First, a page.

New Testament Temple Model of Jerusalem

Model of the New Testament Temple

Recorded in Mark 13:1, while exiting the grand Temple in Jerusalem, the disciples of Jesus make the comment, “Oh, what a magnificent building…”  Though this statement may seem like a casual observation made by these followers of Christ, these words represent the awe, magnificence, and beauty of the Temple built by Herod the Great, a project that began in 22 B.C. and wasn’t officially completed until right before its destruction in 70 A.D.

Below are specific photos and commentary of the Temple as well as the rest of what of the city which we call “2nd Temple Jerusalem.”  Built to a scale of 40:1, what you will observe and learn is the city of Jerusalem including the centerpiece of the city, the Temple, as Jesus would have experienced it.  This model is located at the Israeli Museum in western Jerusalem.

While Josephus, the Jewish historian, gives us certain details about Jerusalem in the 1st century A.D., rabbinic sources offer us (primarily oral tradition) additional insights in what Jerusalem looked like.  However, it is the science of archaeology that helps reconstruct the basic structure of Herod’s temple and the city itself.

The Temple Mount that Herod expanded was quite impressive.  What he did was expand the platform of the Temple, allowing to enlarge the surface area of the Temple court yard significantly larger than Solomon’s temple 1,000 years before.



Viewing the Temple Mount from the south, the southern steps and the south & southwestern entrances into the Temple can now been seen (the Huldah Gates and what is now called Robinson’s Arch, named after the 19th century archaeologist/explorer who discovered it).  These southern steps are no doubt the steps from which Jesus taught.  It was where He would have been challenged by the Pharisees and temple authorities as well.  It is the area where Mary’s purification would have taken place shortly after Jesus’ birth.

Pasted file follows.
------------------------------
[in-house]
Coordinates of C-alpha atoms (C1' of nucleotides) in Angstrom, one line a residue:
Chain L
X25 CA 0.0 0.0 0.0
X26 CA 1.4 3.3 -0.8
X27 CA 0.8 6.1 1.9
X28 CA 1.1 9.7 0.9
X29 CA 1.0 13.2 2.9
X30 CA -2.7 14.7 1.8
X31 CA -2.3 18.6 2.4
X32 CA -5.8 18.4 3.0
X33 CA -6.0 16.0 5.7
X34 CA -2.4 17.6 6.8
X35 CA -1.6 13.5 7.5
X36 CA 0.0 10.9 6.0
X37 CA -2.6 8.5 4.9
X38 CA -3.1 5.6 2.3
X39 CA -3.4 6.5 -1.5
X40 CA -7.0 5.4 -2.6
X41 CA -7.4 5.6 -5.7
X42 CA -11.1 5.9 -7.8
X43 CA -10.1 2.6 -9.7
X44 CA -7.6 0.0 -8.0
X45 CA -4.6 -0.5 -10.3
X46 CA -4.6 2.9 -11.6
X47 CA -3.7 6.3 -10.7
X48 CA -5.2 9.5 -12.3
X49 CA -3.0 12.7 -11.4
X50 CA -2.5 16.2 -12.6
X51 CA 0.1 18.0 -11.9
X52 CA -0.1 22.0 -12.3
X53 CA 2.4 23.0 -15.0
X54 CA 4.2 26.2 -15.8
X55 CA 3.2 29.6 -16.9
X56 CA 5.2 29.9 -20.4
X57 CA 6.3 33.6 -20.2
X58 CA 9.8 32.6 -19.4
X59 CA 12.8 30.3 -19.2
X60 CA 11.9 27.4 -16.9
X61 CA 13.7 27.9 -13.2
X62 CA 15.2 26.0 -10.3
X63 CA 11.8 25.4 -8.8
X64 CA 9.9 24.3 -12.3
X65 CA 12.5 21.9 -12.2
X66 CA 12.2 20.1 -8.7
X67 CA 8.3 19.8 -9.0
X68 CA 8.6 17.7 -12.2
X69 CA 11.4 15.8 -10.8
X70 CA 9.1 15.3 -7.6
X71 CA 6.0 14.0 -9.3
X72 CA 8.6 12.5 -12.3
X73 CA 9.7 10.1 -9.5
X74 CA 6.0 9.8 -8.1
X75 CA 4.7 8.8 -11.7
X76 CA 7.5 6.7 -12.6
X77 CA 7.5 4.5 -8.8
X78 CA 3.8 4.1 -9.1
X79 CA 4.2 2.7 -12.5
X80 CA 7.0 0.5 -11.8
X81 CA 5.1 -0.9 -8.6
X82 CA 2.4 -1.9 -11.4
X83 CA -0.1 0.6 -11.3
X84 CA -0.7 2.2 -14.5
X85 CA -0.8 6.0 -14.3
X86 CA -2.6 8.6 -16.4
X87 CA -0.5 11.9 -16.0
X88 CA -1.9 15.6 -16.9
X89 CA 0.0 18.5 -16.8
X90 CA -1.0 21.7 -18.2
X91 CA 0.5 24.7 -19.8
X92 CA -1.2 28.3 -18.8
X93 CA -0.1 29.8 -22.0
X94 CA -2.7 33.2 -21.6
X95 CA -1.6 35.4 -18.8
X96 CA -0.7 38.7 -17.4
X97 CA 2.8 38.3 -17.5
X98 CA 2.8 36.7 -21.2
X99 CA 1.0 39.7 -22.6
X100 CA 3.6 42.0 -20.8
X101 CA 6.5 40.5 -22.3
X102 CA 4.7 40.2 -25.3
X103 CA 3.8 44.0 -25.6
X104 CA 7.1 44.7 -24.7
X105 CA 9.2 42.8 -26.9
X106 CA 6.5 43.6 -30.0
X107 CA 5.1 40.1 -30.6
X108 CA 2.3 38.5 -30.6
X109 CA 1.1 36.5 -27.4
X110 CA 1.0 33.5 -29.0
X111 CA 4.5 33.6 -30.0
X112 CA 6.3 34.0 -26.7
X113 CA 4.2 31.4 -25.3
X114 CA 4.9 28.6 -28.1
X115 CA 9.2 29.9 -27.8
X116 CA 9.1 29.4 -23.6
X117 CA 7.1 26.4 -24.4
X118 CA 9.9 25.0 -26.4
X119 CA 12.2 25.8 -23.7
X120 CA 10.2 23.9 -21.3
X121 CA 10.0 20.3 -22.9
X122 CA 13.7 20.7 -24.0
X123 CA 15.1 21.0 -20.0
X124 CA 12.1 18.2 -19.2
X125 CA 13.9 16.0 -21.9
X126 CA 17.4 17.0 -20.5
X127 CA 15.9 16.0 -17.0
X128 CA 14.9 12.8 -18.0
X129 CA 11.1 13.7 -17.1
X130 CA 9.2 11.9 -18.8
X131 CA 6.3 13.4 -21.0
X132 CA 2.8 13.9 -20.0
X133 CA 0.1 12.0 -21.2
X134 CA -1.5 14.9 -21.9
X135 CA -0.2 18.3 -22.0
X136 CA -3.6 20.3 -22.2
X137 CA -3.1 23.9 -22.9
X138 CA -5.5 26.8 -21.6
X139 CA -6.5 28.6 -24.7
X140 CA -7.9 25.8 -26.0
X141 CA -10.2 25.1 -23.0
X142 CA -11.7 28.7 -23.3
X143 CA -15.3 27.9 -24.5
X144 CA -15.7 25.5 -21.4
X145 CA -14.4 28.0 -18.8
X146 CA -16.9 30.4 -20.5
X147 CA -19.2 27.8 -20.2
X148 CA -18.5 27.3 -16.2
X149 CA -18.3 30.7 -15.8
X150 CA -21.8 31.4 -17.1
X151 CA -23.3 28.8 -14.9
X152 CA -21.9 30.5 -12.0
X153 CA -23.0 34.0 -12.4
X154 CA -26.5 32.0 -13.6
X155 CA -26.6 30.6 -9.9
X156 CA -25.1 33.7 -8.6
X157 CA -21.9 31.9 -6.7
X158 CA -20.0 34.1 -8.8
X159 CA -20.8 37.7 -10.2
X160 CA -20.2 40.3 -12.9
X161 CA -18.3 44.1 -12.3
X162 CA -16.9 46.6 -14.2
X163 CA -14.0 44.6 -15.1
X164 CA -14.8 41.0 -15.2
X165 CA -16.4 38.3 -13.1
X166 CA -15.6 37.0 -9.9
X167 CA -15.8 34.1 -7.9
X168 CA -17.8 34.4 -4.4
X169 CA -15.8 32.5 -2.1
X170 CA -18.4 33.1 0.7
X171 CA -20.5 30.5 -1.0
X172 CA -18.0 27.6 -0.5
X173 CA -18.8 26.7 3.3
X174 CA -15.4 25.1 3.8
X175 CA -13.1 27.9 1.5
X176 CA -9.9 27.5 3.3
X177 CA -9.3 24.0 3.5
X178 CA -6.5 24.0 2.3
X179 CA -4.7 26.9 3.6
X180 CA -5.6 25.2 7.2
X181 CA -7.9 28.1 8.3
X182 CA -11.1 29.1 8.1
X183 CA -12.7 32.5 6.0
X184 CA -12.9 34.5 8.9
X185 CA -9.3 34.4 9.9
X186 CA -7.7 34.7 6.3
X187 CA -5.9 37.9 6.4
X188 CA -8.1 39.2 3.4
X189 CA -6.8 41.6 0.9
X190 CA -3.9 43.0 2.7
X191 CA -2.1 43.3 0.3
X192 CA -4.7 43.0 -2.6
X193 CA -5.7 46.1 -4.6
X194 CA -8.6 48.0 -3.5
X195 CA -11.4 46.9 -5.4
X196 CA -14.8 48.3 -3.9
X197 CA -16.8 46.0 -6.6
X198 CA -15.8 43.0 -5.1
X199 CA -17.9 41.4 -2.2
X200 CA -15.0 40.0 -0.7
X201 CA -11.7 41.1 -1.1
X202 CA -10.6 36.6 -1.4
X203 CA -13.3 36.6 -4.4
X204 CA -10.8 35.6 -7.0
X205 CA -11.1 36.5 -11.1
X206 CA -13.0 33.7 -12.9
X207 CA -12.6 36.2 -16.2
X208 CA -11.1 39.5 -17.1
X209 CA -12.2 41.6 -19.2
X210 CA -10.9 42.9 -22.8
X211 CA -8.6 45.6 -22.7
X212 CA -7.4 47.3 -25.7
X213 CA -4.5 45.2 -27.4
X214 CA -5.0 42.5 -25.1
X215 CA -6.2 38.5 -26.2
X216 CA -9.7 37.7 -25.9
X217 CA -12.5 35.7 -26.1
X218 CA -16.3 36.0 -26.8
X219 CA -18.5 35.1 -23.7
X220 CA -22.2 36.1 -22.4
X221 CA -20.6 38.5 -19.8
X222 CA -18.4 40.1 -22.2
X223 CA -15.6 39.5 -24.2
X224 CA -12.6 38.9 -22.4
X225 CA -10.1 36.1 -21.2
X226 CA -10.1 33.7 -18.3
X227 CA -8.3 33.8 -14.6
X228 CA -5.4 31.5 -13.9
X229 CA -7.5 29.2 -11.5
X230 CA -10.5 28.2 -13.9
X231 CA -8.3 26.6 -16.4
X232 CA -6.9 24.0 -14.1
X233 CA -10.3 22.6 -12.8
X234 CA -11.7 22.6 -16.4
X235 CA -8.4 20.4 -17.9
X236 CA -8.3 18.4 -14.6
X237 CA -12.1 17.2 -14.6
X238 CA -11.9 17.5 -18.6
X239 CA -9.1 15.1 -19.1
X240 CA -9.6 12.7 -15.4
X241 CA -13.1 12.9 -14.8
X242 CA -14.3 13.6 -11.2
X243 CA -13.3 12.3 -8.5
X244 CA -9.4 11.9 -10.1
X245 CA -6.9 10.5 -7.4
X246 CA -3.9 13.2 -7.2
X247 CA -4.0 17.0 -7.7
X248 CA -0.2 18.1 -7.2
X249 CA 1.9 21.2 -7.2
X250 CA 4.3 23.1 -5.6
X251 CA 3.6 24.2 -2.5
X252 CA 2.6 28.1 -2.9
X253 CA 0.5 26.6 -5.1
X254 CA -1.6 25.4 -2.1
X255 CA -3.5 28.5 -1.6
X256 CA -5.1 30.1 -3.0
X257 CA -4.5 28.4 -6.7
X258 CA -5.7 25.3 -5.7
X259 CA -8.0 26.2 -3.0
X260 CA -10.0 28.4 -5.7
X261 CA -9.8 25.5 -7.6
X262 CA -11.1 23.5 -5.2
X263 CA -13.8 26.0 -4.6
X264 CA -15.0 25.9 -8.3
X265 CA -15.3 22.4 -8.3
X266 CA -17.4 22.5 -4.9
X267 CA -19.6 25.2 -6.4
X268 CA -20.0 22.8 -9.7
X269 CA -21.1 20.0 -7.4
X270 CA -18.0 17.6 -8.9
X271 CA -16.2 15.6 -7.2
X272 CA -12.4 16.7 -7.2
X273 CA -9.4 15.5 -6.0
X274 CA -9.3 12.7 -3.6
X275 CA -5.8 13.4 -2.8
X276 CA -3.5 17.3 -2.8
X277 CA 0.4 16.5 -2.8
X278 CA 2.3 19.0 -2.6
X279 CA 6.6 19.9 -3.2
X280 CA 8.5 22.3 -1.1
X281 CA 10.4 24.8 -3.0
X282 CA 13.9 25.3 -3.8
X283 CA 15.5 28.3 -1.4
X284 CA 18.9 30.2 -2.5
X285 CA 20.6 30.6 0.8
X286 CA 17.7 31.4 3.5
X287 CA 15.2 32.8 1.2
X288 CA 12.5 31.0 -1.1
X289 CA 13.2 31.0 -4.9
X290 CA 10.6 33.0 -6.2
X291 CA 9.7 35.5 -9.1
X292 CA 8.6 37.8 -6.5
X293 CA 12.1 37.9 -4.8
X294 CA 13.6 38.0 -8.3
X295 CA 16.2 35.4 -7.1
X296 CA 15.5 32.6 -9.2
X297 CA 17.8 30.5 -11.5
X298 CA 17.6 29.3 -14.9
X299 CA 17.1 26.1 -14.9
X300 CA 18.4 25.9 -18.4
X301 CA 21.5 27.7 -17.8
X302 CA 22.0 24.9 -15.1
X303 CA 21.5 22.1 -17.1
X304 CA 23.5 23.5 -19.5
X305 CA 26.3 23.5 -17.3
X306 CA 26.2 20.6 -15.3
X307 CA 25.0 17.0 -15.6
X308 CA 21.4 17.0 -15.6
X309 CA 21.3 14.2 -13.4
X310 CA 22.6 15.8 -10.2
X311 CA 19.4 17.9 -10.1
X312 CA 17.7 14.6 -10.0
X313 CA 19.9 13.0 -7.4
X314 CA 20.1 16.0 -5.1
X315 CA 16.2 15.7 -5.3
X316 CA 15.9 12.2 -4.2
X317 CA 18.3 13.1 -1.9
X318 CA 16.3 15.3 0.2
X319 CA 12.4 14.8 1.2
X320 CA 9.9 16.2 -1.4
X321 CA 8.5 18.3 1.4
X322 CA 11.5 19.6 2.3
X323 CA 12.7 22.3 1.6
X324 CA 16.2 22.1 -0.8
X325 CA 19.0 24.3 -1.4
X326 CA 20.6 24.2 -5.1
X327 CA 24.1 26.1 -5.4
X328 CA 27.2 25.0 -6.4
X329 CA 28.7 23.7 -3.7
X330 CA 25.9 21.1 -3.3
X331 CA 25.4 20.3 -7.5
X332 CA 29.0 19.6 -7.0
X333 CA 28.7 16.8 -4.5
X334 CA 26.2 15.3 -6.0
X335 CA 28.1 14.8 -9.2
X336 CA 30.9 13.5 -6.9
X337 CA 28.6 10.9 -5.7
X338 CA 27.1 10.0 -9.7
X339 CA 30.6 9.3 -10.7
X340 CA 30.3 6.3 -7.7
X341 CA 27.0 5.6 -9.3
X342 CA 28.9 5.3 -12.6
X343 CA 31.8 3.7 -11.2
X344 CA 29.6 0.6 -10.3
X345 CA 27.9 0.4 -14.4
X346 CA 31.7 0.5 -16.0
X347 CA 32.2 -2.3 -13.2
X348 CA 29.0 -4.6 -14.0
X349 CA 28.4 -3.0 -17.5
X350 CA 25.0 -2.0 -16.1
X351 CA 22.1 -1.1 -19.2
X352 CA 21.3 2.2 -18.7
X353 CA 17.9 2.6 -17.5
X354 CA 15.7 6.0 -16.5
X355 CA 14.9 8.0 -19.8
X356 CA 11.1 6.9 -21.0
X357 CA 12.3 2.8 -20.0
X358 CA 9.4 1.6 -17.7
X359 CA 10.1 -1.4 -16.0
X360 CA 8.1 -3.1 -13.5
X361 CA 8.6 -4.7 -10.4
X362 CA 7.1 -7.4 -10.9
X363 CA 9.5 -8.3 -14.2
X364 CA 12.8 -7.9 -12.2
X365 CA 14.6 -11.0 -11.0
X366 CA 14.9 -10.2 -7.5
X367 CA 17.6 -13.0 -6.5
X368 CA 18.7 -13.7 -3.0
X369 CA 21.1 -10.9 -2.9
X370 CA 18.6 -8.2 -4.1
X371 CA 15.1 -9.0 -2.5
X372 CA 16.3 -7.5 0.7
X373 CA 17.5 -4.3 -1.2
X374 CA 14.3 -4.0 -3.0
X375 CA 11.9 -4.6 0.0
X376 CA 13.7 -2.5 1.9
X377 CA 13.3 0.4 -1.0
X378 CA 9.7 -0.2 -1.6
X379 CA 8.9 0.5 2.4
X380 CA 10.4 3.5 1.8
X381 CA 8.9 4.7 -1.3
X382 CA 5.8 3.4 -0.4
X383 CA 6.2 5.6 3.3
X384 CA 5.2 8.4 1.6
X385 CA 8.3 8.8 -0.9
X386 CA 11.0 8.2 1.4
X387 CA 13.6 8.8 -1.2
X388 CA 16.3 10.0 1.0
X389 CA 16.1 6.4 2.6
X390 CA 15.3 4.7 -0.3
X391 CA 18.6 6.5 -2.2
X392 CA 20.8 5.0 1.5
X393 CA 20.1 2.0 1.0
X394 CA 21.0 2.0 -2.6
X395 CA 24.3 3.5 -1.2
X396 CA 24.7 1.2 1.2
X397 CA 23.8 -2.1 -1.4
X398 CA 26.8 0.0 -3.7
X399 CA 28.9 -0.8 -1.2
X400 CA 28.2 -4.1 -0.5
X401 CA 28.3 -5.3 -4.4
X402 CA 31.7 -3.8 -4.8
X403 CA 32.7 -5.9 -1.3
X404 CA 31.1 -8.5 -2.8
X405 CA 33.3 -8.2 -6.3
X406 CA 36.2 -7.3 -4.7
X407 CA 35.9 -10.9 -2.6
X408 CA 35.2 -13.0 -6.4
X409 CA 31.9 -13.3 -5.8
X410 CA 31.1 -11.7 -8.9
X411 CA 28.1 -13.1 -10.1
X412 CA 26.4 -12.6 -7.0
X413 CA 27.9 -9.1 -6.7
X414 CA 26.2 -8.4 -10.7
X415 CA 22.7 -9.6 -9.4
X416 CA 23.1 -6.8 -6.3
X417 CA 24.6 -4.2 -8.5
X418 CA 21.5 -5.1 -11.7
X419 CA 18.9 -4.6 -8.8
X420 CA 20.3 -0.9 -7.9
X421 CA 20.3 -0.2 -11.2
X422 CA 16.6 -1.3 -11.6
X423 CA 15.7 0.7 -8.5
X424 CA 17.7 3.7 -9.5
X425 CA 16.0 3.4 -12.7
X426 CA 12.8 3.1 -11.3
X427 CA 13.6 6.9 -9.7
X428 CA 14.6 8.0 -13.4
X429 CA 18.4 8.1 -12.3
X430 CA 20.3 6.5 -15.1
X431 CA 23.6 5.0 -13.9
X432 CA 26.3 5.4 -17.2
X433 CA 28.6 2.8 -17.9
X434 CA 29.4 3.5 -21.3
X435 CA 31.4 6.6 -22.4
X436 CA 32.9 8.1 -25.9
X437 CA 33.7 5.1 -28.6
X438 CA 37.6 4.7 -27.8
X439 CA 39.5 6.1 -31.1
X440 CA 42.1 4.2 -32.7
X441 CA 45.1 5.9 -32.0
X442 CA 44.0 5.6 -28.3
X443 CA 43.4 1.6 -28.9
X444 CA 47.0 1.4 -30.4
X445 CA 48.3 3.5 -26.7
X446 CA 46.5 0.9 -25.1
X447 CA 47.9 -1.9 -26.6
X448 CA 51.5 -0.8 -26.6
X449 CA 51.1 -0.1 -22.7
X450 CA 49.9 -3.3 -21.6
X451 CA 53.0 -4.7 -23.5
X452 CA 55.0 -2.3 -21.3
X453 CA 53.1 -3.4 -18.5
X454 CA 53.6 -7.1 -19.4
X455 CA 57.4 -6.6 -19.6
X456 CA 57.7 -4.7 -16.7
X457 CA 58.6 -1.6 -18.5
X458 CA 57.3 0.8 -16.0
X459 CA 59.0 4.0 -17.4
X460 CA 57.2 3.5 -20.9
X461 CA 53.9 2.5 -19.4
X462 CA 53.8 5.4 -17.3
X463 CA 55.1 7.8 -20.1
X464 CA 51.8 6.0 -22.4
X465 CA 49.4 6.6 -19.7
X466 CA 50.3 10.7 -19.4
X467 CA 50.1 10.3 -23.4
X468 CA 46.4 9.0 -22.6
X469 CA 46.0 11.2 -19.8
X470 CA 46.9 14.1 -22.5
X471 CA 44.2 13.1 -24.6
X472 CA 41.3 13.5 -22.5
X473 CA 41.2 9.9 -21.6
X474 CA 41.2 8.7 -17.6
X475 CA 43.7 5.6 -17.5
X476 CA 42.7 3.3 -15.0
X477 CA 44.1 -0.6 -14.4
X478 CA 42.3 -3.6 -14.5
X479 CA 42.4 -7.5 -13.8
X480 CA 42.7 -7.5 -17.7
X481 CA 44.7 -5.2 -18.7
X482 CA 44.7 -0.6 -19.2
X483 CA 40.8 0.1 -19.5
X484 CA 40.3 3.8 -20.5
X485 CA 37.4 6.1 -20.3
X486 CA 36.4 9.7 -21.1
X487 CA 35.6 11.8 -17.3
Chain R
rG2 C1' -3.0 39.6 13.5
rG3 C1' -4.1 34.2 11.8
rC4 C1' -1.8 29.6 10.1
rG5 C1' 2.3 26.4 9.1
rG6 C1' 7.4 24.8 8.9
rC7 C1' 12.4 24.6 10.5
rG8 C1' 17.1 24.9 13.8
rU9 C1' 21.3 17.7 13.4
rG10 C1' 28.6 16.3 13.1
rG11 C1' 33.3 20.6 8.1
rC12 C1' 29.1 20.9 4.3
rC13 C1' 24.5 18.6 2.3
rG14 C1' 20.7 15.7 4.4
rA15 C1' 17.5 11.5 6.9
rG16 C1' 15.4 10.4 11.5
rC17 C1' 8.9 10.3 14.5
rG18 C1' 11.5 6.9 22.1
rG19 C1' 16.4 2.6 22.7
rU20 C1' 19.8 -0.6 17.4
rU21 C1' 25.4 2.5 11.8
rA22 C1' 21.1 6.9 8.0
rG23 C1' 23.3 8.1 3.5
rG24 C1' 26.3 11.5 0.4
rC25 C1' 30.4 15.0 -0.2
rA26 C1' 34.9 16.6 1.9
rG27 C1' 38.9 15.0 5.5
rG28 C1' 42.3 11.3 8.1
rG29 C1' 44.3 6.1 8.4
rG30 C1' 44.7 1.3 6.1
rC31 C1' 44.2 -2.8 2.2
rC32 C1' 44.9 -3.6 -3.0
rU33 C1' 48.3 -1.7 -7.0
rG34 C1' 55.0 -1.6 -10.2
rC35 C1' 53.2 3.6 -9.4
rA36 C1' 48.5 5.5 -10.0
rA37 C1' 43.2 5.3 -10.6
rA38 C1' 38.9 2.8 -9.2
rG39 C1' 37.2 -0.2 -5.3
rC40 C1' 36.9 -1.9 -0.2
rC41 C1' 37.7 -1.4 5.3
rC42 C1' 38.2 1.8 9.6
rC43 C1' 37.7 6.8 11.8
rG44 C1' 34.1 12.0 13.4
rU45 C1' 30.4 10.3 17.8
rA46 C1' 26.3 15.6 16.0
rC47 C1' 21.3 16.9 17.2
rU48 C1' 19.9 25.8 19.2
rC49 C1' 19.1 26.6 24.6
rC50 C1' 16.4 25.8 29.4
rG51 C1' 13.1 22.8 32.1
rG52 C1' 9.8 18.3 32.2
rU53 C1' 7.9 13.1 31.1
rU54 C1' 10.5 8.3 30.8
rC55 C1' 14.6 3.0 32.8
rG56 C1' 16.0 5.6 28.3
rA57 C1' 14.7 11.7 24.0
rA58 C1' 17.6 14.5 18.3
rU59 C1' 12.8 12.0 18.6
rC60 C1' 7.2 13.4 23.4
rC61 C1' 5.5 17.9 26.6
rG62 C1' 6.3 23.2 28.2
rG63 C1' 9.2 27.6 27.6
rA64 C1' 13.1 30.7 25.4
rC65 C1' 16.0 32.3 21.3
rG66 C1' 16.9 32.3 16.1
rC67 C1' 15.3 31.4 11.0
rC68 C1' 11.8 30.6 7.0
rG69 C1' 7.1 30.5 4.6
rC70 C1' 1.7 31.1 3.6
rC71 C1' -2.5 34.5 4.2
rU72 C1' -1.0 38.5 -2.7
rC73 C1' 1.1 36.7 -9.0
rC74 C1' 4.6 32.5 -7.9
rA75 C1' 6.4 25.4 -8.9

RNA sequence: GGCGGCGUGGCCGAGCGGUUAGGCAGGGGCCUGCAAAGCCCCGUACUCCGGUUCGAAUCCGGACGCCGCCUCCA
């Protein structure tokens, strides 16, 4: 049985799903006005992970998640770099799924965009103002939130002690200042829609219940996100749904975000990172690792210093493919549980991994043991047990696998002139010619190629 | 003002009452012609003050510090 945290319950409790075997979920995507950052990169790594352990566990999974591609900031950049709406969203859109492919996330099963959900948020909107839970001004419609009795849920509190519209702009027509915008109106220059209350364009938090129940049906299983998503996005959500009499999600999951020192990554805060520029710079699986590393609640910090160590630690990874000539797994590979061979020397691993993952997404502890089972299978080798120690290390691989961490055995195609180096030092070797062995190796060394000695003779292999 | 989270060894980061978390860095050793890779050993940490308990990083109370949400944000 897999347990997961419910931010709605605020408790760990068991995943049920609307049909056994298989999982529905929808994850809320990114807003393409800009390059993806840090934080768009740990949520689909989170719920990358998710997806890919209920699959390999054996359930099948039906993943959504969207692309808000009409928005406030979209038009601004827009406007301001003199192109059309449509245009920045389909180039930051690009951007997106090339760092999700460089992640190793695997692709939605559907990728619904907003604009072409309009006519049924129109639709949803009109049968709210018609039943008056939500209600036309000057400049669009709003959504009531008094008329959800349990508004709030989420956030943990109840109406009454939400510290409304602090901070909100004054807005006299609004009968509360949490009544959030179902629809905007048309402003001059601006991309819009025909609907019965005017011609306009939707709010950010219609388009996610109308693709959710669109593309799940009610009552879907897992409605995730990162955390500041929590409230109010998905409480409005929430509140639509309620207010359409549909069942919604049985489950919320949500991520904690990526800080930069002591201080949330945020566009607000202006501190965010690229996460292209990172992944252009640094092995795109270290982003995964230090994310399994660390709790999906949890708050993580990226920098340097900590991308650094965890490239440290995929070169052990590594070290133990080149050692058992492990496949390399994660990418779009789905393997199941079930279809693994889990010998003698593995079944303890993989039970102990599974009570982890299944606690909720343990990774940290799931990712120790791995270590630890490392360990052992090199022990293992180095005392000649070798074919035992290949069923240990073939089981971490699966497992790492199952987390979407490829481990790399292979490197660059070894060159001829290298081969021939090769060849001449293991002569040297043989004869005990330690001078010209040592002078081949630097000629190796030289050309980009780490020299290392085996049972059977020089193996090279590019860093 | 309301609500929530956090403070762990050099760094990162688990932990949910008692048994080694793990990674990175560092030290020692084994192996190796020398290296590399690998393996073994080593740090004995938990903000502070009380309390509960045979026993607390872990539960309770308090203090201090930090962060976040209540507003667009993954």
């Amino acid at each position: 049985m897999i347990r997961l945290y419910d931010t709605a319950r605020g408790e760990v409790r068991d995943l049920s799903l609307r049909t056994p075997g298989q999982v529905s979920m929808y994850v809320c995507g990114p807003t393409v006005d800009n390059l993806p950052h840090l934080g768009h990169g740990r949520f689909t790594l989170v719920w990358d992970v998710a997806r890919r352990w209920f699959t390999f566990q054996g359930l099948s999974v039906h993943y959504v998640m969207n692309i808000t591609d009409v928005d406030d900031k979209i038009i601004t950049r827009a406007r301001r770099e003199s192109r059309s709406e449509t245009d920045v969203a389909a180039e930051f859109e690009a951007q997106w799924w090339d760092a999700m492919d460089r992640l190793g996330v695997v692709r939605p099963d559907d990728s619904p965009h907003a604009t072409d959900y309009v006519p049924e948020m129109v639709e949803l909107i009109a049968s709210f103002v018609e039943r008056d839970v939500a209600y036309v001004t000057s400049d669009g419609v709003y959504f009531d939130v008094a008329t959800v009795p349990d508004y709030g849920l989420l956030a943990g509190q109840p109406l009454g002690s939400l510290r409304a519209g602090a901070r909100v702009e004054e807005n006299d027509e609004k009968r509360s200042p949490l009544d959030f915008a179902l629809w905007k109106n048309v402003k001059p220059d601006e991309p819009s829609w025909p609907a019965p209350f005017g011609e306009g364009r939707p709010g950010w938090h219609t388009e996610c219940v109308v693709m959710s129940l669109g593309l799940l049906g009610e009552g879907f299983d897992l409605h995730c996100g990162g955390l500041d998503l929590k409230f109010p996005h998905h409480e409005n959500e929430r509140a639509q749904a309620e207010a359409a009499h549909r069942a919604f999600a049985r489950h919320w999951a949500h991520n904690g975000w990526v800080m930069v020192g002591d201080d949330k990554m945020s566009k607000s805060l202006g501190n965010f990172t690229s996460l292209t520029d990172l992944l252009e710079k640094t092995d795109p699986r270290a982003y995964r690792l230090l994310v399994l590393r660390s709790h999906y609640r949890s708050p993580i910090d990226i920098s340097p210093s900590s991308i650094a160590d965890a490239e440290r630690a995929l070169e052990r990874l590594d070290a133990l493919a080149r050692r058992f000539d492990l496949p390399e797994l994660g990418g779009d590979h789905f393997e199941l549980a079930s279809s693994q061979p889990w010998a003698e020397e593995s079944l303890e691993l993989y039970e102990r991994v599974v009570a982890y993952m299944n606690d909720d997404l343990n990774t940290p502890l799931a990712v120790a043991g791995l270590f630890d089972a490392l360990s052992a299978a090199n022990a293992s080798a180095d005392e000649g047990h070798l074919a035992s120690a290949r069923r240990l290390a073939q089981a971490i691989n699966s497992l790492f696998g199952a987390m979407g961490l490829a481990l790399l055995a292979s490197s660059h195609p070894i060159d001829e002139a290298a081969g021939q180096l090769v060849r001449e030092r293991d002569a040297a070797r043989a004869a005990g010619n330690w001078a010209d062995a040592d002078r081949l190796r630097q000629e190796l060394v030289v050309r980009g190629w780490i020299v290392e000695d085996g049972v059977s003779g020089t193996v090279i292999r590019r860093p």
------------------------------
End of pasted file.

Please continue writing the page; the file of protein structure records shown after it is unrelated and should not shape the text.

The pressing question in archaeological circles is how the stones were put in place.  The following photos conjecture how it was done.

138 columns 22 feet high decorated what has now been called “Solomon’s Portico.”

Taking a look at other areas of of 1st century Jerusalem, one can appreciate other places of significance, such as the City of David, the Upper City, Golgotha (place of Jesus’ crucifixion), the Antonia Fortress (place where Pilate condemned Jesus to death), the Sheep’s Pool (area of Bethesda), and the Eastern Gate.

The city of Jerusalem was destroyed by Titus and the Romans in 70 A.D.


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